Evidence-Based Practice Poster Session (Posters #11-#20)
13 - Medical Charts: A Potential Risk for Cross-contamination in the Perioperative Area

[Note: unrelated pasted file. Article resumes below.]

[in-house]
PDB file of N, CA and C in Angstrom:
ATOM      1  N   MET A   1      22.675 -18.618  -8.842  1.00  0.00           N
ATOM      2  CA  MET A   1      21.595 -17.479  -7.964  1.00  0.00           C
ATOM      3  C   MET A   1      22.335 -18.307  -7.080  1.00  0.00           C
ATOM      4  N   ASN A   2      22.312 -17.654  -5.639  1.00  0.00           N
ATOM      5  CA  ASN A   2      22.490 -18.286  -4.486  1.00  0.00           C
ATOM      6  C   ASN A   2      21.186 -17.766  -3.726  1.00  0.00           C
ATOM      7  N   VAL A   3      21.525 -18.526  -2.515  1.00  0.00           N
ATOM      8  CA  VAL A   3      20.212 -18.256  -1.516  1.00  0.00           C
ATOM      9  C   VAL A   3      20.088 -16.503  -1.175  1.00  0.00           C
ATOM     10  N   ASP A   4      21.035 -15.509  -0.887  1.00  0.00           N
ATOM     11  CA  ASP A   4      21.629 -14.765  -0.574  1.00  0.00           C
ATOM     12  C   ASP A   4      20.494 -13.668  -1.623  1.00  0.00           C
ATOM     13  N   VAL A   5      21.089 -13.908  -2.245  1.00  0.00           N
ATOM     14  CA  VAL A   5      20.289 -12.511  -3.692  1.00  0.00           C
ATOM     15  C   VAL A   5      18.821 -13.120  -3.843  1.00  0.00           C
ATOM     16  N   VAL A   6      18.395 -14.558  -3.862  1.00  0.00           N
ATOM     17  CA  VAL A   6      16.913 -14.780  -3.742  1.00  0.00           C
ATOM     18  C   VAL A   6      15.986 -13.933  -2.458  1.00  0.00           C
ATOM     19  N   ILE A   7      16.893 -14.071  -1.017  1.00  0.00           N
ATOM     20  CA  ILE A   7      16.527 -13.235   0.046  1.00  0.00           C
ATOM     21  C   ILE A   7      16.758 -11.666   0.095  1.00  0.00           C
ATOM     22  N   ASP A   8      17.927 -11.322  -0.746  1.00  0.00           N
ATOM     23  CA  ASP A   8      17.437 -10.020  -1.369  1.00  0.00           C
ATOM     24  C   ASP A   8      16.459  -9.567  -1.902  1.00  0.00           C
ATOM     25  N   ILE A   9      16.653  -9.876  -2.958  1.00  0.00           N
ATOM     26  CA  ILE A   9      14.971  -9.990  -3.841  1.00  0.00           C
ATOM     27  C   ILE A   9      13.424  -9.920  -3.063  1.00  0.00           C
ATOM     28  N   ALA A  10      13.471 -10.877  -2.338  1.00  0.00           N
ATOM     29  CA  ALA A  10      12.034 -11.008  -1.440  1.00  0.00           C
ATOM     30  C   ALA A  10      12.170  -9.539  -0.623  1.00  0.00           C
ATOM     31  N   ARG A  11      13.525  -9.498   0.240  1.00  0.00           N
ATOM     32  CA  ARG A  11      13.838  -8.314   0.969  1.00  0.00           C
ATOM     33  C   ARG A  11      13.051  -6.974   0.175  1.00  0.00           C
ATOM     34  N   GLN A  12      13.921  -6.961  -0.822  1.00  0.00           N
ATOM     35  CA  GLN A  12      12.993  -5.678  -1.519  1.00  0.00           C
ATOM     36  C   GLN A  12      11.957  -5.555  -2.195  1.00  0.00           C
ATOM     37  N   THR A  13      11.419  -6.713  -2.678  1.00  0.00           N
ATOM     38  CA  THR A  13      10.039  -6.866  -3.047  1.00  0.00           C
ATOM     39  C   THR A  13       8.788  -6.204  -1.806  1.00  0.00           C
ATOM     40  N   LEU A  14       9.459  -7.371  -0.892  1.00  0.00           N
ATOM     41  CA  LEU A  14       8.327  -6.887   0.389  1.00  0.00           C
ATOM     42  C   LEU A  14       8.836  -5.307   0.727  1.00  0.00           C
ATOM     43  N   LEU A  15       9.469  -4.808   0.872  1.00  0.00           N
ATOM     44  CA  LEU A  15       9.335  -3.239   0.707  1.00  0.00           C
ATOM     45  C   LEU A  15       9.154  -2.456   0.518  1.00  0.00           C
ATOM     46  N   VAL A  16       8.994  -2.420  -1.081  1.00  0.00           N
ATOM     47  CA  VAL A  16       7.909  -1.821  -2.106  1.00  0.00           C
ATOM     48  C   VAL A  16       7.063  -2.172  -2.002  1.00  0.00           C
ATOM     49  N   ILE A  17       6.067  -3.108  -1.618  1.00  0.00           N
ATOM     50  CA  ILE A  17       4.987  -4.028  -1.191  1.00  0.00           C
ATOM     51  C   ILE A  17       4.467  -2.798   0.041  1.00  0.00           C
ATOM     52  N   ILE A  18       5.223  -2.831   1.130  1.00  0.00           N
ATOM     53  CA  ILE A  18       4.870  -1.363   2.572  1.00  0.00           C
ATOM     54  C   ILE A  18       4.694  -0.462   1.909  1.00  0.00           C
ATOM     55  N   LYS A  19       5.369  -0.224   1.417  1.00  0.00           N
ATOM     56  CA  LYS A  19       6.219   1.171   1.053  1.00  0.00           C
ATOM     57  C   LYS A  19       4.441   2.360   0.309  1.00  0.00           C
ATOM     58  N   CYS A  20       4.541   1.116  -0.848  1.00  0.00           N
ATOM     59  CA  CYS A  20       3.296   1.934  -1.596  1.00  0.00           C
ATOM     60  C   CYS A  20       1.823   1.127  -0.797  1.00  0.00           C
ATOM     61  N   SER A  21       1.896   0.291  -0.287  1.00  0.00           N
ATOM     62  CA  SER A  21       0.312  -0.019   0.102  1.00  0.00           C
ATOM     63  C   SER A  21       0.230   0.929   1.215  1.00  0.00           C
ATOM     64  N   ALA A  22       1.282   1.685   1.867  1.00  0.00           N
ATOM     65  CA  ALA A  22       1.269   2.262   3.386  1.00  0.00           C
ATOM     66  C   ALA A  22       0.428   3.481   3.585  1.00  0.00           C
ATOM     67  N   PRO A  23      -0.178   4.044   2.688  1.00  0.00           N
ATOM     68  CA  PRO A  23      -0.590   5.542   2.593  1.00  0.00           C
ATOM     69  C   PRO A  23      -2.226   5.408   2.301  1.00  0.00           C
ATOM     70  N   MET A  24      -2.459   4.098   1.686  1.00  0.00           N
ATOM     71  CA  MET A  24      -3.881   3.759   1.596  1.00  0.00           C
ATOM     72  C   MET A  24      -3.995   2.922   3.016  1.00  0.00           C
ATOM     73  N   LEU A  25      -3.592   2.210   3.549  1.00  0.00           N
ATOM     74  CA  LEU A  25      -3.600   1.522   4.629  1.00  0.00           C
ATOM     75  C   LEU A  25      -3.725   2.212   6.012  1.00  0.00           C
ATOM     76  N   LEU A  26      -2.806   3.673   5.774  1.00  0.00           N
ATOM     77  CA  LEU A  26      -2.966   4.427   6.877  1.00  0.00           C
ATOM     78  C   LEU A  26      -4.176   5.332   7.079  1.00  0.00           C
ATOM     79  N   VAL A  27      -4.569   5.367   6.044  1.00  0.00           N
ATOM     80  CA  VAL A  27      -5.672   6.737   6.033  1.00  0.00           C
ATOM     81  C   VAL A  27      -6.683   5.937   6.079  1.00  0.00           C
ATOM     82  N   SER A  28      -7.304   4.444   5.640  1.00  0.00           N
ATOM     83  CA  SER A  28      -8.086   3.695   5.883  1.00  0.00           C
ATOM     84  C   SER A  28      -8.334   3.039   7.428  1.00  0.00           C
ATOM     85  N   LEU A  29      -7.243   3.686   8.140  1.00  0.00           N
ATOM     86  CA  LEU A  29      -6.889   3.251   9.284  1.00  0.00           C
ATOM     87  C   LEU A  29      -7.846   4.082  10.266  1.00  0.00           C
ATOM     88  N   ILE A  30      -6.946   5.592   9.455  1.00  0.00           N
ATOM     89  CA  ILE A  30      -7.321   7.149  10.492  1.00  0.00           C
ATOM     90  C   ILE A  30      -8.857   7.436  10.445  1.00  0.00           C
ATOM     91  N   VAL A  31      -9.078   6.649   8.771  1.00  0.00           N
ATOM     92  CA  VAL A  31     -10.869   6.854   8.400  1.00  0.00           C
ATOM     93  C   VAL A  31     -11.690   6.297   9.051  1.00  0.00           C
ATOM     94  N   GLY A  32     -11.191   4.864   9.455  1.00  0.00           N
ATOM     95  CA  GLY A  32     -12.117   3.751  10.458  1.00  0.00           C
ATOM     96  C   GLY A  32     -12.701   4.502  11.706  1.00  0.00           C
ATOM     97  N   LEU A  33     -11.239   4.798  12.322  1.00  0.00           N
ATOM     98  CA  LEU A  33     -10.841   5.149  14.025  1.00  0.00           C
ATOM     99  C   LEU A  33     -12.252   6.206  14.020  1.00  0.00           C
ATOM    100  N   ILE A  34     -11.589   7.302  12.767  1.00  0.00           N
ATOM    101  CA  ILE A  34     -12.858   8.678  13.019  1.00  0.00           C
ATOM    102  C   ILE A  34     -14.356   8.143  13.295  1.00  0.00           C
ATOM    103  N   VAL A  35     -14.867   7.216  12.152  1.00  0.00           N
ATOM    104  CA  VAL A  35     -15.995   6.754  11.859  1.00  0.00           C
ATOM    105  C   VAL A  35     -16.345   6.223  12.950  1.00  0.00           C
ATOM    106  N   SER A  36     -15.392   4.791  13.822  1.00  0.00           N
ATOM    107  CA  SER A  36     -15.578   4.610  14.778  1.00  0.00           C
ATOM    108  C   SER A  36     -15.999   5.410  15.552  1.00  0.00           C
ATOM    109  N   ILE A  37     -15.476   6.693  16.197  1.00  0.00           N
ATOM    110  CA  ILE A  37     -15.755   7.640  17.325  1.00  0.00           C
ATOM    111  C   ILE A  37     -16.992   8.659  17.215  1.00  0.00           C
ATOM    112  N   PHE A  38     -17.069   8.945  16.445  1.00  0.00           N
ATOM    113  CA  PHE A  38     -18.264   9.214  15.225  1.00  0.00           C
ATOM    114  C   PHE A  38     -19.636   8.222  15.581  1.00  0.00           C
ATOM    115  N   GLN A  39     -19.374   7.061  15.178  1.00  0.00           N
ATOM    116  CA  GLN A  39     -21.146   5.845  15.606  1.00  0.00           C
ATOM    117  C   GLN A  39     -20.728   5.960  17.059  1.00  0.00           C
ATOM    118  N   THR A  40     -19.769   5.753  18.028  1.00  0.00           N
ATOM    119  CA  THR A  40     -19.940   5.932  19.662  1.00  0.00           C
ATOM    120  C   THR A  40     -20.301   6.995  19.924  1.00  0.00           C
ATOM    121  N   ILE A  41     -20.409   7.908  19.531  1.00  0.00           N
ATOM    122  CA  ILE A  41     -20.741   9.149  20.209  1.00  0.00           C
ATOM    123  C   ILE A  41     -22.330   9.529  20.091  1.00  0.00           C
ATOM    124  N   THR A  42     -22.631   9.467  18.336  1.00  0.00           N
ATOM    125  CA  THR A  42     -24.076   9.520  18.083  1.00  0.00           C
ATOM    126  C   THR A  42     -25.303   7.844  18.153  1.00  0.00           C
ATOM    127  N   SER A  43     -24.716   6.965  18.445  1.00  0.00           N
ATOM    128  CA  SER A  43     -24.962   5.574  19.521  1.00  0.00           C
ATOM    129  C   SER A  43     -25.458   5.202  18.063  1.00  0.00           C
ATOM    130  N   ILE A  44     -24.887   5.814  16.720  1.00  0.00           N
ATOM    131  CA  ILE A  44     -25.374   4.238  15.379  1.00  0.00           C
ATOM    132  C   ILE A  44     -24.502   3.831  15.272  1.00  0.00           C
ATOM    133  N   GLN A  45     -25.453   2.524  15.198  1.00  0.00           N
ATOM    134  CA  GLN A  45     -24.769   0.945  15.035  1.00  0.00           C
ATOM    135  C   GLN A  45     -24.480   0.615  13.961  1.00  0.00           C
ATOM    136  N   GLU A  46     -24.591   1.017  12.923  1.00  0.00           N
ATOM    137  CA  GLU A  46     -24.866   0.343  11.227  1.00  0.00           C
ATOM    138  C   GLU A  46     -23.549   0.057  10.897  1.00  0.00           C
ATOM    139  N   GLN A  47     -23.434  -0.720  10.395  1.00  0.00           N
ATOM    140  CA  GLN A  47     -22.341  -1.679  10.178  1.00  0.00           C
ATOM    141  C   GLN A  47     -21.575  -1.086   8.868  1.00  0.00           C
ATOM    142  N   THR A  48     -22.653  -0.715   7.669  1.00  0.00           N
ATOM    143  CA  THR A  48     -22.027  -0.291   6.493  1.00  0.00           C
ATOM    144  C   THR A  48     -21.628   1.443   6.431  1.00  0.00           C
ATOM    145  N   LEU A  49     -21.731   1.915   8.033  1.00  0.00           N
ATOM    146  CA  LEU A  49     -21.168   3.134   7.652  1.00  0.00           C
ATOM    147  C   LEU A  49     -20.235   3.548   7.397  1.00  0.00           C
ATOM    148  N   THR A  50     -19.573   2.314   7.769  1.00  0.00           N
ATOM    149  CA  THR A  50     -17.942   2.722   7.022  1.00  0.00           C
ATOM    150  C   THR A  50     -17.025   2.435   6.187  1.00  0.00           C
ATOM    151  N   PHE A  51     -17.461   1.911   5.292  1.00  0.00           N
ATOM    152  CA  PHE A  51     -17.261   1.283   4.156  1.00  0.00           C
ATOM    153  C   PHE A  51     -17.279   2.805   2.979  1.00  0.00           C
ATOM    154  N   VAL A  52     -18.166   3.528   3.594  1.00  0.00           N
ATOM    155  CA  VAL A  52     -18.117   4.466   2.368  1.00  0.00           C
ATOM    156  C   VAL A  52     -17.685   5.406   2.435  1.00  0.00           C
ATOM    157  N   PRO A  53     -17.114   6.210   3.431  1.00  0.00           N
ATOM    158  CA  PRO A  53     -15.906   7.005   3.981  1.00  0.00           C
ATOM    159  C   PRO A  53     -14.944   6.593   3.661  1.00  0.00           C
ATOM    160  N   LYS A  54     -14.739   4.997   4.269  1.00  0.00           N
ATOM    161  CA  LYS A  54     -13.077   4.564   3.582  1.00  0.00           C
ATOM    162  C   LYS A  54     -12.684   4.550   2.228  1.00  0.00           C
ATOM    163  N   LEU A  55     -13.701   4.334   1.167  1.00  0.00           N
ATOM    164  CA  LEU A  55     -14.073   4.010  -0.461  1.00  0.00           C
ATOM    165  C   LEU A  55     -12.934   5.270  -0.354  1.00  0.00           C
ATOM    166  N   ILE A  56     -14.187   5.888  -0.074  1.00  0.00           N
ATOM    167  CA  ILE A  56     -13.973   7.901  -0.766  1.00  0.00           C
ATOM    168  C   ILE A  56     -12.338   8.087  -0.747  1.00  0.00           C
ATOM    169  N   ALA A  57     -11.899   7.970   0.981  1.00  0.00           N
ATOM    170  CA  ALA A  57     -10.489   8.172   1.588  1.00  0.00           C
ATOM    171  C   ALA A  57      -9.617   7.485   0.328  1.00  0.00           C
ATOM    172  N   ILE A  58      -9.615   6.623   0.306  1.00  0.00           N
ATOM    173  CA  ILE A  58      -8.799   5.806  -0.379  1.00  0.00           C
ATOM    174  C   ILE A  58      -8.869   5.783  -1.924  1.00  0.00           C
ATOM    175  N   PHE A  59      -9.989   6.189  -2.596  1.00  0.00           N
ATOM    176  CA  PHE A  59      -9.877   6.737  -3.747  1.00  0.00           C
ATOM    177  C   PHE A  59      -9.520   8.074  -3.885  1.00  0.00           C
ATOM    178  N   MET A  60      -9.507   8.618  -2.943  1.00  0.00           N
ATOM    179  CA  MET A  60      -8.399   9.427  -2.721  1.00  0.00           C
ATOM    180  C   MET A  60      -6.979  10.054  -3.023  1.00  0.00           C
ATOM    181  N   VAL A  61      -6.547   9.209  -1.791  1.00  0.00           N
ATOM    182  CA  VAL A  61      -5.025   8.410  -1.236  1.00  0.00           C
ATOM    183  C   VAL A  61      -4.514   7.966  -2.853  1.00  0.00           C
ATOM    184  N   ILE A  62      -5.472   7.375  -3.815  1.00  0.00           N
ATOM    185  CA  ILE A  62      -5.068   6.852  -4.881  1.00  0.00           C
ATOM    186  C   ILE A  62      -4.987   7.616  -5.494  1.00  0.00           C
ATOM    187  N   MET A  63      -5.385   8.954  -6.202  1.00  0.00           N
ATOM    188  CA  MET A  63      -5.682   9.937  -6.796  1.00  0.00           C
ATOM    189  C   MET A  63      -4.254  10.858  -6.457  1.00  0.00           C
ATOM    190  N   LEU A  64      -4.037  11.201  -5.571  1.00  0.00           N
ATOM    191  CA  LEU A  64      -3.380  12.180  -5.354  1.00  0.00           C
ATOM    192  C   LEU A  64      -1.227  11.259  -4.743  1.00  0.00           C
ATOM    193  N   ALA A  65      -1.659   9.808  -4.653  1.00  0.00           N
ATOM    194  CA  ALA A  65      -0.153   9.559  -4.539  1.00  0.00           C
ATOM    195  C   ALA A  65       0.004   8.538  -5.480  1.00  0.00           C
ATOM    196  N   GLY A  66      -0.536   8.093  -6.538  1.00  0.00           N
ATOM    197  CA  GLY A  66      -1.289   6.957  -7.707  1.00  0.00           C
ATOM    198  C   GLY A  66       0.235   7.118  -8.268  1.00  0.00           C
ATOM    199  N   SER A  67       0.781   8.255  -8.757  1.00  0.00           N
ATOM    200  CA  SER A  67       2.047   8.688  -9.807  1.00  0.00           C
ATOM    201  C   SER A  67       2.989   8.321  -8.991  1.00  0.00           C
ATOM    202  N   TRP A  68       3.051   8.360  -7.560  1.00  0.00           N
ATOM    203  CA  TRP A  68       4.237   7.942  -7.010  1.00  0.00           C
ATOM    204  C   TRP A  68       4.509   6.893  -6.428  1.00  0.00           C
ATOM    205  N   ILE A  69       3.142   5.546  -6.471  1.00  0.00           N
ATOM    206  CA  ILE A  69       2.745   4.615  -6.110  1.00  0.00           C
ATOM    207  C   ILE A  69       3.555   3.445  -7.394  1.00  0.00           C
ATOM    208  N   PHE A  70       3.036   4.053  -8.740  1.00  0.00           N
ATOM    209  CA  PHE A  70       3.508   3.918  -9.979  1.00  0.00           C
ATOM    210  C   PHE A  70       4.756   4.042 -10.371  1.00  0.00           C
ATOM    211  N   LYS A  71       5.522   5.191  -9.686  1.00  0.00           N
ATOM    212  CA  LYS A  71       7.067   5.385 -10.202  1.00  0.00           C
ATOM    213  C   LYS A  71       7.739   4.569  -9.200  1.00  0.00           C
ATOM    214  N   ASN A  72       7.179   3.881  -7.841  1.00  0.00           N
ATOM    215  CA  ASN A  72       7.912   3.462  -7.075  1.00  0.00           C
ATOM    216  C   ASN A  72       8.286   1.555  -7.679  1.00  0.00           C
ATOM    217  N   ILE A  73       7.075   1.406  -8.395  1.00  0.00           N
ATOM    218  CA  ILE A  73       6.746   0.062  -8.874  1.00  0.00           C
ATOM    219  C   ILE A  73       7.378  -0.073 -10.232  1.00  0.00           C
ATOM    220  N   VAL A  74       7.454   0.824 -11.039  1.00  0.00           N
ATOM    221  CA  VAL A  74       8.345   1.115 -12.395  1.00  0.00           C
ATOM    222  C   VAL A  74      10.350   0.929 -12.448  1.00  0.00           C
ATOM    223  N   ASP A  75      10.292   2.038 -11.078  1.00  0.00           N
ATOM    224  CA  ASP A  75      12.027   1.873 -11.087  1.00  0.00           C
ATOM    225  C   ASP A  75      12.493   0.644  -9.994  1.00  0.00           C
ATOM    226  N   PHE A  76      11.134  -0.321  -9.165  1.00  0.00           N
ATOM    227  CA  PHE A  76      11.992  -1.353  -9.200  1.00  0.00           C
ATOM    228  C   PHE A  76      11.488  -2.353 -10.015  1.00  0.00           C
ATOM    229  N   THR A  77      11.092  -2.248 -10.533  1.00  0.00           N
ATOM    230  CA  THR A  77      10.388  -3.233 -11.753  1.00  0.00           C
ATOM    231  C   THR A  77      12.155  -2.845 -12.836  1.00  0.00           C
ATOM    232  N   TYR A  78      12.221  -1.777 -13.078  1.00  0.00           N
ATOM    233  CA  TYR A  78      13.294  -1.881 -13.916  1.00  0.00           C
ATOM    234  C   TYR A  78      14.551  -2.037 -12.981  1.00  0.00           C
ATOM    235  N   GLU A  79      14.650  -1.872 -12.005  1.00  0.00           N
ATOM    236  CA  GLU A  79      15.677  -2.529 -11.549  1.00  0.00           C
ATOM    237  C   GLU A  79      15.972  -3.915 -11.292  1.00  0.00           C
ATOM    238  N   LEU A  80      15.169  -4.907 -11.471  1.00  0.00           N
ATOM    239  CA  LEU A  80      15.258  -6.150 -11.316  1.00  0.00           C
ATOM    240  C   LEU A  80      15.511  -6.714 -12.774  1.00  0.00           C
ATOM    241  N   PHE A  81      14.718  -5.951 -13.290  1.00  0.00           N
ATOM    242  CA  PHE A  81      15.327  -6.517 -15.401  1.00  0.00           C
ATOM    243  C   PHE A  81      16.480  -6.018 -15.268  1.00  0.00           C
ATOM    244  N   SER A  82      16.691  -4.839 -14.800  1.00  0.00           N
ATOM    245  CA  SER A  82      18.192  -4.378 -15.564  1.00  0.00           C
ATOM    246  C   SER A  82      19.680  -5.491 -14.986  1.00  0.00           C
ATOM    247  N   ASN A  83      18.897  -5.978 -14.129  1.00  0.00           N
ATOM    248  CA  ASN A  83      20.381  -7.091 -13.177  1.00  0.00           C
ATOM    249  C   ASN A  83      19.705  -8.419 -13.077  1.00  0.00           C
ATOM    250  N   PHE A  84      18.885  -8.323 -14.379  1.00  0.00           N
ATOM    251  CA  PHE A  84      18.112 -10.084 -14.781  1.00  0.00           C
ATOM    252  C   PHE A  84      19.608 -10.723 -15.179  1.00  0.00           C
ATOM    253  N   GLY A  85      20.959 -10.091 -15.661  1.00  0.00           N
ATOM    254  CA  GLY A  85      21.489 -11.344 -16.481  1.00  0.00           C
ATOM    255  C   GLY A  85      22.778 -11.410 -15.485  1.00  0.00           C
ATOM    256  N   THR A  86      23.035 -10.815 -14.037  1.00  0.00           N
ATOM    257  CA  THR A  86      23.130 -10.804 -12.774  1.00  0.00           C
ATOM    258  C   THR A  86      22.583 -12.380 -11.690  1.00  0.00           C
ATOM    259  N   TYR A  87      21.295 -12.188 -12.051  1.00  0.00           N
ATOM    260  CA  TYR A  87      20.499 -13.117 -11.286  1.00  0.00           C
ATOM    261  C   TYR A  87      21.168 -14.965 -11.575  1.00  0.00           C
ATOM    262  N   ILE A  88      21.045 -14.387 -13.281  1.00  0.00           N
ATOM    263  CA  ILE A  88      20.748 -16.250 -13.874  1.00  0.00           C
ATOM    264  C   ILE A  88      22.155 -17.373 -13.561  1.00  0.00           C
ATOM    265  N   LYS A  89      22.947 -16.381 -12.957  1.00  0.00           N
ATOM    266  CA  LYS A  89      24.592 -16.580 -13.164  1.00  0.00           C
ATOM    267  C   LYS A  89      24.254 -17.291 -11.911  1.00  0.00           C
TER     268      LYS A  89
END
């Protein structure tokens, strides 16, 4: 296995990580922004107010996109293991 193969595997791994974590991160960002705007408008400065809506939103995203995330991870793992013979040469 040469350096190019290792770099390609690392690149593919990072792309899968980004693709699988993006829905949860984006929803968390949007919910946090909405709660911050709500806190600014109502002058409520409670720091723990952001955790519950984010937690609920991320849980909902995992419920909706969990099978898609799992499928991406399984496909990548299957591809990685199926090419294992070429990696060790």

Description: Clinical Problem/Significance: Surgical Site Infections (SSIs) are the most common and costly healthcare-associated infections. Approximately 160,000-300,000 SSIs occur each year in the United States. Up to 60% of SSIs have been estimated to be preventable by using evidence-based guidelines. According to the Association of periOperative Registered Nurses guidelines: "briefcases, backpacks, and other personal items that are taken into the semi-restricted or restricted areas should be cleaned with a low-level disinfectant." However, there are no guidelines regarding the cleaning process of medical charts circulating in the hospital. BackgroundThe use of a medical chart is still in existence in our hospital even after the implementation of an electronic medical record. Essential preoperative requirements such as patient surgical consent, laboratory results coming from outside, and the traditional history & physical exists in paper forms. Therefore, medical charts are still necessary despite the effort of eliminating it.Clinical Question1. Are medical charts considered a fomite that can pose a threat of cross-contamination in the perioperative environment?2. How can we determine if the medical charts circulating in the hospital are clean or not?Description of Evidenced-Based ProtocolThe purpose of this initiative was to evaluate the cleanliness of the medical charts. Due to the circulation of the medical charts throughout the hospital, there is an excellent potential for accumulation of bioburden and possible cross-contamination. As this is a potential risk for patient safety, we use the adenosine triphosphate (ATP) test. Implementation of Evidenced-Based ProtocolTo fully grasp the issue, we used the ATP test on 25 medical charts before and after cleaning. The Infection Preventionist provided education and cleaning instructions to the perioperative staff in maintaining the cleanliness of the medical charts. The use of label stickers on the chart has been eliminated. Medical charts are cleaned with an approved disinfectant before going into the OR, before going to the recovery room, and after discharge.ResultsThe amount of bioburden on 72% of the medical charts before cleaning are above the ATP threshold. After cleaning with the PDI AF3 wipes, 92% of the medical charts had significantly reduced the bioburden.Conclusions/DiscussionIn conclusion, proper cleaning and disinfection greatly reduce the amount of bioburden on medical charts in the perioperative environment. The chain of infection is interrupted, thus prevent cross-contamination to the staff and the patient.Perioperative Nursing ImplicationsHand hygiene is critical in the perioperative environment. However, it is compromised when cleanliness of medical chart is questionable.Frequent cleaning is essential to the standard touch object, such as the medical chart.